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Poor Performance Meeting vs Disciplinary meetings – Understanding the Difference.

Employers have many things to deal with on a day-to-day basis in the workplace. Two key areas that employers often see but are not always sure of the best way to manage are:

  • Poor performance by an employee; and
  • Inappropriate conduct/misconduct.

When dealing with both poor performance and misconduct, you need to ensure you act in a timely manner without unreasonable delay, manage the process with consistency and ensure the employee is fairly heard and provided with an opportunity to respond. Ensuring these criteria are met along with the below guidelines will assist in reducing the risk of having an unfair dismissal case being brought against you.

Poor Performance:

Poor performance is when an employee is not performing the duties of their position at the required level. There are numerous reasons as to why an employee is underperforming. This can range from lack of training, poor communication, not understanding what is expected of them, distractions in the workplace or in their personal life or possibly that they are not actually capable of completing the duties required of them. When addressing poor performance:

  1. Inform the employee of their poor performance – being clear on what is not meeting the required standard, outline what improvement is necessary and discuss why the required standard is not being met. This can be done by referring to the employee’s position description which should outline clear roles and responsibilities.
  2. Set clear timeframes for improvement and clearly document what is expected within those timeframes, offering an opportunity for additional training and support if required.
  3. Outline the potential consequences should performance not improve, within the set timeframe, which could potentially be termination; and
  4. Follow through, monitor and review performance and ensure any timeframes set are met and feedback is provided on whether expectations have been met or not.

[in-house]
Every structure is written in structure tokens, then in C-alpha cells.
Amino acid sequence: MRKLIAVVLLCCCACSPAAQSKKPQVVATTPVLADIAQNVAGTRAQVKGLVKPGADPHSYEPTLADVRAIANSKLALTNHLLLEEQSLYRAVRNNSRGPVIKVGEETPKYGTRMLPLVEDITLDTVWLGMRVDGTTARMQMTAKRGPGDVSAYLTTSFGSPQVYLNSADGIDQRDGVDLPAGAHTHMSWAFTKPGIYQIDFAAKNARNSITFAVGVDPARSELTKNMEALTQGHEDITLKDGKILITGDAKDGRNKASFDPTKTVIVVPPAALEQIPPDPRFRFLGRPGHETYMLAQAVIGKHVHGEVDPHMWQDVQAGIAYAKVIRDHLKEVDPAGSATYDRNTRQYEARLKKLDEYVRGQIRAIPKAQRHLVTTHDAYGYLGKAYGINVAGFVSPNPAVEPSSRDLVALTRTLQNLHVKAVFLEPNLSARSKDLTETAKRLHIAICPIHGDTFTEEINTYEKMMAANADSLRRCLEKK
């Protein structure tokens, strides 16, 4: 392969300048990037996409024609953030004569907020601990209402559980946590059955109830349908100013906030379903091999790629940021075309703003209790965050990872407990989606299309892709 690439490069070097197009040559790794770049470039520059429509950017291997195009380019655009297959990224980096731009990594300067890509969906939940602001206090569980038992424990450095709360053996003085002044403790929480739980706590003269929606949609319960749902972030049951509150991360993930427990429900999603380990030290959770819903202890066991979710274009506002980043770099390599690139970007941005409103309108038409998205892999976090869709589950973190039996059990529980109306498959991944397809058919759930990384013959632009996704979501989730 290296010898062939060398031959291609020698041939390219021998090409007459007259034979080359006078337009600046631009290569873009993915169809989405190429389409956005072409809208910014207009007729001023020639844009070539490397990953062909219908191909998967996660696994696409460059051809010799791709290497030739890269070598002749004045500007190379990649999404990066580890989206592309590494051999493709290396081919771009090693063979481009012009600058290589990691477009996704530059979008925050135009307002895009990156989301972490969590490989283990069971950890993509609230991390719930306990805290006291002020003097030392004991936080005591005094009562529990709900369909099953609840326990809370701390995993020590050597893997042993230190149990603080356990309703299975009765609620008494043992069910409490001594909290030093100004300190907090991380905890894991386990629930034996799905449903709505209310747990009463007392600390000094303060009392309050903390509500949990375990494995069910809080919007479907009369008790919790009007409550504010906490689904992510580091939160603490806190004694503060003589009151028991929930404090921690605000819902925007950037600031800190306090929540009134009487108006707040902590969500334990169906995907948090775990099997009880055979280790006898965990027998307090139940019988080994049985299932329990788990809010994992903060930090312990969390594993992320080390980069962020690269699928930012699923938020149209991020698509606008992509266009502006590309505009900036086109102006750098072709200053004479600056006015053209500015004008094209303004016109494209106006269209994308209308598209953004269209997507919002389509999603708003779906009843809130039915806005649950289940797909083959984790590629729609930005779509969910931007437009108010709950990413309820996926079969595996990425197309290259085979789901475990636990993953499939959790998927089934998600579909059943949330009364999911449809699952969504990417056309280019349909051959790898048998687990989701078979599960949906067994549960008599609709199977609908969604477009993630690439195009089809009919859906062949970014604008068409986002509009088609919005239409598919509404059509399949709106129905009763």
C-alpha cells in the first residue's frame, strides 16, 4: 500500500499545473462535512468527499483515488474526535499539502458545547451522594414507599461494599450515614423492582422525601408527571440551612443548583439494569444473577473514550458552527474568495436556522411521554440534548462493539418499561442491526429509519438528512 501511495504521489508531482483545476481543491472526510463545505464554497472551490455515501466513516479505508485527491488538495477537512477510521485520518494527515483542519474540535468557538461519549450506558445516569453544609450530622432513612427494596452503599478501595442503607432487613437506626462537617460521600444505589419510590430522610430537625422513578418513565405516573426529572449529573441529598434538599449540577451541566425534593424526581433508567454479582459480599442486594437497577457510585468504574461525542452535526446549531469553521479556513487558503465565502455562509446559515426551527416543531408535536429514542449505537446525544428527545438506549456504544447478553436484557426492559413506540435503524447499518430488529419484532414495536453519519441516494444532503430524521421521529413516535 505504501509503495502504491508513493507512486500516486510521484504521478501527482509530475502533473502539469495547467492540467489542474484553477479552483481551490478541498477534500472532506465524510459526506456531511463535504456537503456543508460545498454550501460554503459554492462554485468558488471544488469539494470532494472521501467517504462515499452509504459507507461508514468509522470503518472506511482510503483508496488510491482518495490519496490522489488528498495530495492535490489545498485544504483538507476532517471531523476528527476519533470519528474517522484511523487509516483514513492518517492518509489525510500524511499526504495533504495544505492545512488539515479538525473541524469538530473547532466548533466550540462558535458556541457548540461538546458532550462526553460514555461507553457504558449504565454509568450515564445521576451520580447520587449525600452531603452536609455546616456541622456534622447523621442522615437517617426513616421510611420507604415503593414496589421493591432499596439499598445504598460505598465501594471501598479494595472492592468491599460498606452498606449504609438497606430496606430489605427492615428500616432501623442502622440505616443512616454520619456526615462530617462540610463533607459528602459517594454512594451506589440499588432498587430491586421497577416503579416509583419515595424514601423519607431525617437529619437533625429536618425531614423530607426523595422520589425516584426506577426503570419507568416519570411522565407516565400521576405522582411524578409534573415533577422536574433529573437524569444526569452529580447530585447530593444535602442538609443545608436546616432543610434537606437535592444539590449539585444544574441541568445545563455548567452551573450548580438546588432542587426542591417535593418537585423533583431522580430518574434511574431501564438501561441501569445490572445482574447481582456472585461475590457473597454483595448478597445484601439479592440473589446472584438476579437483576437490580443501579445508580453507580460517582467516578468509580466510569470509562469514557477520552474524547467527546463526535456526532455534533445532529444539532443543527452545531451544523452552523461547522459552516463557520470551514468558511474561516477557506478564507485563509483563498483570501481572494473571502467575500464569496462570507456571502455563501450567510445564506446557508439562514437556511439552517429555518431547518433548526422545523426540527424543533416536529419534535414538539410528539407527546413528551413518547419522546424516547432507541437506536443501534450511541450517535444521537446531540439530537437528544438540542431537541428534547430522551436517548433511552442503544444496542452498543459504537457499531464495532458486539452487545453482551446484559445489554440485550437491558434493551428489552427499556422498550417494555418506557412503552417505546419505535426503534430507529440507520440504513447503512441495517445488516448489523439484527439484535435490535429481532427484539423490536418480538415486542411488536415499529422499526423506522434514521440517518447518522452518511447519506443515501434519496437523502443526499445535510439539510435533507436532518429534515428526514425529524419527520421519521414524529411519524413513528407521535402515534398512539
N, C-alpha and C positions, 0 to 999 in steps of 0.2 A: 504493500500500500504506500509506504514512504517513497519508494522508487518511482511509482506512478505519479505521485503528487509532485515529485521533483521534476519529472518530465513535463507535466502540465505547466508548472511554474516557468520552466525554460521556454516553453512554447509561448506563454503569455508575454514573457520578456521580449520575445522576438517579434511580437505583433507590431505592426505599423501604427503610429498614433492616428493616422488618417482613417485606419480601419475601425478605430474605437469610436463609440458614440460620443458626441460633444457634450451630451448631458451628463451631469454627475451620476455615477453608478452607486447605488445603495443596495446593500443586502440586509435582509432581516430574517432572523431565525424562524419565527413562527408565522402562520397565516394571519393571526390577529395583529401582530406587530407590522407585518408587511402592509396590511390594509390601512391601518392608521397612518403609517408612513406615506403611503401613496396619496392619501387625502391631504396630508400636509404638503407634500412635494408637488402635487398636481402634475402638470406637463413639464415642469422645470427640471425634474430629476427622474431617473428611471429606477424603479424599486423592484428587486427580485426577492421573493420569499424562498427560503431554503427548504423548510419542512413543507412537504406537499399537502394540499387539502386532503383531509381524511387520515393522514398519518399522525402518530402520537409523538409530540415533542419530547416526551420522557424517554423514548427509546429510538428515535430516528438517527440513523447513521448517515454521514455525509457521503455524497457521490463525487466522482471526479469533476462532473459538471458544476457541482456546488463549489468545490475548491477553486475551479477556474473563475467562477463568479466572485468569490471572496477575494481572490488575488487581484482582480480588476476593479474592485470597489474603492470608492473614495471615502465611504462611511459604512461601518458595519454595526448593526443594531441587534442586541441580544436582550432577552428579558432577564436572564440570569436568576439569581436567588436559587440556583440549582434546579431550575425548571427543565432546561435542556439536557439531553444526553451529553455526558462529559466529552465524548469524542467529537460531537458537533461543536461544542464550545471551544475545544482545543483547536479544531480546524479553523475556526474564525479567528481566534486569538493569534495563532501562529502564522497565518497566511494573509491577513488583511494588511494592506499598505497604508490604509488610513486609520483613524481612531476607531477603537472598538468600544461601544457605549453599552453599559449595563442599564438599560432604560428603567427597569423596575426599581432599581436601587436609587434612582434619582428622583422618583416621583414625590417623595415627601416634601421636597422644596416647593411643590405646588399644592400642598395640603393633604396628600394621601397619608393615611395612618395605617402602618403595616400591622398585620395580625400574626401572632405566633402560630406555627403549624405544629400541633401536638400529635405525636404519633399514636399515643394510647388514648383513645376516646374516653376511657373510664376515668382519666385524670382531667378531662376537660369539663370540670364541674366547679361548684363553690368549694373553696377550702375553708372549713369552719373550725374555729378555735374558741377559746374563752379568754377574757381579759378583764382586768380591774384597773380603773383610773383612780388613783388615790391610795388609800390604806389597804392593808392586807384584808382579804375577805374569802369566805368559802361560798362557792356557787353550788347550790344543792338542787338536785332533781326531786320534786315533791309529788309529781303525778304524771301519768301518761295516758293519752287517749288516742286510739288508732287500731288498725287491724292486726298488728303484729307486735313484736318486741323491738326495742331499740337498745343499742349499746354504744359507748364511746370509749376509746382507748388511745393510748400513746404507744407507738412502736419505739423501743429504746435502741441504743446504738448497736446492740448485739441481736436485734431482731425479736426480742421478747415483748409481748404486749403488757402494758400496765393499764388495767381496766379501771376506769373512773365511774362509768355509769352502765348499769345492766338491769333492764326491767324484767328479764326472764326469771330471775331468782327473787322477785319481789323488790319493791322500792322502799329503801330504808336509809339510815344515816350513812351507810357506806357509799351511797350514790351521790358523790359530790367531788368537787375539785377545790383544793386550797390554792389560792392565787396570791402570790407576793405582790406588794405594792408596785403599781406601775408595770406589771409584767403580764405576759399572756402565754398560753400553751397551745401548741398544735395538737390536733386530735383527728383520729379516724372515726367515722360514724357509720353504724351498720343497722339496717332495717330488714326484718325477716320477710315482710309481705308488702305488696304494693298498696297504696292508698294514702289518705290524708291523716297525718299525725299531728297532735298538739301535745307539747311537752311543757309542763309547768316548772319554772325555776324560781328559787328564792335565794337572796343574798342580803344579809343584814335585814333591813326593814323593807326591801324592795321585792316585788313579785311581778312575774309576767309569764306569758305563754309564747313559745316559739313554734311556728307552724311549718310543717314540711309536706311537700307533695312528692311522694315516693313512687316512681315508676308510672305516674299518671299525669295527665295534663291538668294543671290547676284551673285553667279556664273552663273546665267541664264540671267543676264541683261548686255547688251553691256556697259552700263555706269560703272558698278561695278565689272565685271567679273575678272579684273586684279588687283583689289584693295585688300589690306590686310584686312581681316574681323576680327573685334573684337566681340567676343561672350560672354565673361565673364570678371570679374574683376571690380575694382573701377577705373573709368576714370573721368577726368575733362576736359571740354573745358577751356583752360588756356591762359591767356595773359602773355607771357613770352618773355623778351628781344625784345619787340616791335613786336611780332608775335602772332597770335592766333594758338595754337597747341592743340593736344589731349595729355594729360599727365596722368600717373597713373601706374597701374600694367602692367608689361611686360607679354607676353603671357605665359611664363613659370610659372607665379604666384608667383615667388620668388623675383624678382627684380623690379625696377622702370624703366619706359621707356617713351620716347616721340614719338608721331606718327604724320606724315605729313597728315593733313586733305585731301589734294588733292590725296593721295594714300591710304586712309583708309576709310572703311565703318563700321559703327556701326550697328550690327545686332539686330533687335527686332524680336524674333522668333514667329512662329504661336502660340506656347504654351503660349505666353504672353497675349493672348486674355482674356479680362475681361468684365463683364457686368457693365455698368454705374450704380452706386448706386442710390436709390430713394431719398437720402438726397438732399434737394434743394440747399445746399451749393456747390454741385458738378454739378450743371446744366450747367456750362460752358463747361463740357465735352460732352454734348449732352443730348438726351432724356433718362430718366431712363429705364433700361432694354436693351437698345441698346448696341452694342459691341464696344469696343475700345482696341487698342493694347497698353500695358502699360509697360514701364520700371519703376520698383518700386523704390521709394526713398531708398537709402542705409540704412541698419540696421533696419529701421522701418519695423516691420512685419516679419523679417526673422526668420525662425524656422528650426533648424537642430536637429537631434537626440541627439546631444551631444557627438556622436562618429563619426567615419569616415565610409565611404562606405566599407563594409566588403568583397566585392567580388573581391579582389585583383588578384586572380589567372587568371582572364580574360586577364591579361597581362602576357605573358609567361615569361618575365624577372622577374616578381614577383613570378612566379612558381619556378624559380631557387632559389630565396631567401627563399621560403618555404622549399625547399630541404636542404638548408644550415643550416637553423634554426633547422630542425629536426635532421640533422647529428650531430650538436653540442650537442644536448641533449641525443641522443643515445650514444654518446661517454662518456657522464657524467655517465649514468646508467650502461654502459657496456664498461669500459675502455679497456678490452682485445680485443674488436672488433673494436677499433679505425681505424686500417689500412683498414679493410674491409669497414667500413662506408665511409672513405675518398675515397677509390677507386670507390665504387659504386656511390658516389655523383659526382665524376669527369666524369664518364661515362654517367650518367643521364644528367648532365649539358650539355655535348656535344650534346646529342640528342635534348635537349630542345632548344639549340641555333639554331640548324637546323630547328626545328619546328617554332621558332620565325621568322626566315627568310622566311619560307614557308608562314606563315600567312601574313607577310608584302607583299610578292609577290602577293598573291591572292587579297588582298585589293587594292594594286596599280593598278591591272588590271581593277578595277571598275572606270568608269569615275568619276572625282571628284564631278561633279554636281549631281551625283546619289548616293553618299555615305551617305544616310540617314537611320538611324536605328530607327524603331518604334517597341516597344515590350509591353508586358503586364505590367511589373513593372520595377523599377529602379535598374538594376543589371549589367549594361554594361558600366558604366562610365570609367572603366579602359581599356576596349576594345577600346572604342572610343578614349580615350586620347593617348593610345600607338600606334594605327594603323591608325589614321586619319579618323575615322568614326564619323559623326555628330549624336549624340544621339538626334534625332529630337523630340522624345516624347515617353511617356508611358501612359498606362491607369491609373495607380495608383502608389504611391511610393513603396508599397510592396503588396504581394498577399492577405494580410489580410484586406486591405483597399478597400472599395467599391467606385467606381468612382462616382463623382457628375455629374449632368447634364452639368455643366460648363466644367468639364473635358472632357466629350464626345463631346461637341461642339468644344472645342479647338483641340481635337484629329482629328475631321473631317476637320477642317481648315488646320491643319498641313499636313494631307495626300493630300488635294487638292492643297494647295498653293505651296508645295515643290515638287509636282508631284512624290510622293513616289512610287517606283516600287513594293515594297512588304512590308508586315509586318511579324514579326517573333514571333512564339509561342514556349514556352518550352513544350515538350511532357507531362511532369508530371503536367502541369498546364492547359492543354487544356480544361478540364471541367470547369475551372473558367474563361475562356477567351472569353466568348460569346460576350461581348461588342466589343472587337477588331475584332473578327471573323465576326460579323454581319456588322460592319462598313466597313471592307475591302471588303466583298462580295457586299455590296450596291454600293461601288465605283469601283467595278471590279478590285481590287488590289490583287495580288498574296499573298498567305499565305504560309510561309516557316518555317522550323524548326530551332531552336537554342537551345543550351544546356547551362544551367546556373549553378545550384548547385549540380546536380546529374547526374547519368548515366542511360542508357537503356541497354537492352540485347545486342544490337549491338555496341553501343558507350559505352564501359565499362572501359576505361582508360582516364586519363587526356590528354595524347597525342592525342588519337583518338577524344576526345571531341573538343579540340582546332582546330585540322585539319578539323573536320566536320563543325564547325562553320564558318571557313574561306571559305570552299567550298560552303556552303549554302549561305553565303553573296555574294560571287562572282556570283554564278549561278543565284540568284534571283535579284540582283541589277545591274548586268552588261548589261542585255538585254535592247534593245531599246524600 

Misconduct can occur when you do not believe that an employee has behaved in an appropriate manner, including breaching the Company’s policies and procedures. Examples of misconduct can include fighting in the workplace, offensive language, conducting personal phone calls during work time, taking safety risks or unacceptable behavior at work functions.

When the employer believes that an employee has conducted themselves inappropriately, an investigation needs to occur and include the following steps:

  1. Investigate the alleged misconduct by gathering all relevant information required through a thorough and objective investigation process.
  2. Meet with the employee, presenting the information on the alleged misconduct, giving the employee the opportunity to respond. During this meeting you should be attempting to determine whether there was any reasonable explanation for the alleged misconduct and whether any further investigation needs to occur.
  3. Make a determination* on the alleged misconduct considering the severity in which the employee should be disciplined i.e. counselling, written warning or termination; and
  4. Meet with the employee advising on the decided outcome, following due process at all times.

*Determining the disciplinary action to take into consideration the results of the investigation, ensure that during all meetings, poor performance and misconduct, that could result in possible termination of employment; you provide the employee the right to have a support person present.

Contact HRM today to find out how we can assist you with management of your poor performance and misconduct meetings.

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